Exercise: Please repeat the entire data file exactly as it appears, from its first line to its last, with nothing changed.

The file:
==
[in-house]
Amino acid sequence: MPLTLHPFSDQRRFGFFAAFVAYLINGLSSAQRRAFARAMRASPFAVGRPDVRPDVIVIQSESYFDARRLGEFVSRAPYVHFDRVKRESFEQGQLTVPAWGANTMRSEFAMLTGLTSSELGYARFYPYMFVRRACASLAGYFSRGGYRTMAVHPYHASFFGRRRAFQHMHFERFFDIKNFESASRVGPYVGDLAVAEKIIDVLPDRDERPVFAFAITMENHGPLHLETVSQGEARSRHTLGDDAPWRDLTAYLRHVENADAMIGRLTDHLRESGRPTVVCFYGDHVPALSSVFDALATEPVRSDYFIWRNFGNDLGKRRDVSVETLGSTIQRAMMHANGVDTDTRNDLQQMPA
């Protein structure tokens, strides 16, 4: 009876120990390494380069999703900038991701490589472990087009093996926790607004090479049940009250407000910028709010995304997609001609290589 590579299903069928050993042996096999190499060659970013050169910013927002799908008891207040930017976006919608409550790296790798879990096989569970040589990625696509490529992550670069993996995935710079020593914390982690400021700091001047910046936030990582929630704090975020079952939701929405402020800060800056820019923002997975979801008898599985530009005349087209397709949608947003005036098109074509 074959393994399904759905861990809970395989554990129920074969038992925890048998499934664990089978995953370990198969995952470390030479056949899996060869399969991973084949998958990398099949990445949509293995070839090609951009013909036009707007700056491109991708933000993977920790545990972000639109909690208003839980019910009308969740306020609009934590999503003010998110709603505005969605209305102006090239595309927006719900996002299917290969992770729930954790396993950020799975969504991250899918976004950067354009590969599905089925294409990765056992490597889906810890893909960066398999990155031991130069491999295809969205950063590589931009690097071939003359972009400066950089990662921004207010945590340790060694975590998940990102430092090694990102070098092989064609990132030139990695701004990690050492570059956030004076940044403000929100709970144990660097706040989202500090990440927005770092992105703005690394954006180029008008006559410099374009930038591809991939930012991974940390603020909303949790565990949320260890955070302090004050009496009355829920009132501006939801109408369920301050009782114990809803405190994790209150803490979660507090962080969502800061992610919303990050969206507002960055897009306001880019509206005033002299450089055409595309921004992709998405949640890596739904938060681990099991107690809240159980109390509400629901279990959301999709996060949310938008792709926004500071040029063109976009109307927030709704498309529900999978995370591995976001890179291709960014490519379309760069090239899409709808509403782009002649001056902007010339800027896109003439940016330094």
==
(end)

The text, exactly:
[in-house]
Amino acid sequence: MPLTLHPFSDQRRFGFFAAFVAYLINGLSSAQRRAFARAMRASPFAVGRPDVRPDVIVIQSESYFDARRLGEFVSRAPYVHFDRVKRESFEQGQLTVPAWGANTMRSEFAMLTGLTSSELGYARFYPYMFVRRACASLAGYFSRGGYRTMAVHPYHASFFGRRRAFQHMHFERFFDIKNFESASRVGPYVGDLAVAEKIIDVLPDRDERPVFAFAITMENHGPLHLETVSQGEARSRHTLGDDAPWRDLTAYLRHVENADAMIGRLTDHLRESGRPTVVCFYGDHVPALSSVFDALATEPVRSDYFIWRNFGNDLGKRRDVSVETLGSTIQRAMMHANGVDTDTRNDLQQMPA
């Protein structure tokens, strides 16, 4: 009876120990390494380069999703900038991701490589472990087009093996926790607004090479049940009250407000910028709010995304997609001609290589 590579299903069928050993042996096999190499060659970013050169910013927002799908008891207040930017976006919608409550790296790798879990096989569970040589990625696509490529992550670069993996995935710079020593914390982690400021700091001047910046936030990582929630704090975020079952939701929405402020800060800056820019923002997975979801008898599985530009005349087209397709949608947003005036098109074509 074959393994399904759905861990809970395989554990129920074969038992925890048998499934664990089978995953370990198969995952470390030479056949899996060869399969991973084949998958990398099949990445949509293995070839090609951009013909036009707007700056491109991708933000993977920790545990972000639109909690208003839980019910009308969740306020609009934590999503003010998110709603505005969605209305102006090239595309927006719900996002299917290969992770729930954790396993950020799975969504991250899918976004950067354009590969599905089925294409990765056992490597889906810890893909960066398999990155031991130069491999295809969205950063590589931009690097071939003359972009400066950089990662921004207010945590340790060694975590998940990102430092090694990102070098092989064609990132030139990695701004990690050492570059956030004076940044403000929100709970144990660097706040989202500090990440927005770092992105703005690394954006180029008008006559410099374009930038591809991939930012991974940390603020909303949790565990949320260890955070302090004050009496009355829920009132501006939801109408369920301050009782114990809803405190994790209150803490979660507090962080969502800061992610919303990050969206507002960055897009306001880019509206005033002299450089055409595309921004992709998405949640890596739904938060681990099991107690809240159980109390509400629901279990959301999709996060949310938008792709926004500071040029063109976009109307927030709704498309529900999978995370591995976001890179291709960014490519379309760069090239899409709808509403782009002649001056902007010339800027896109003439940016330094």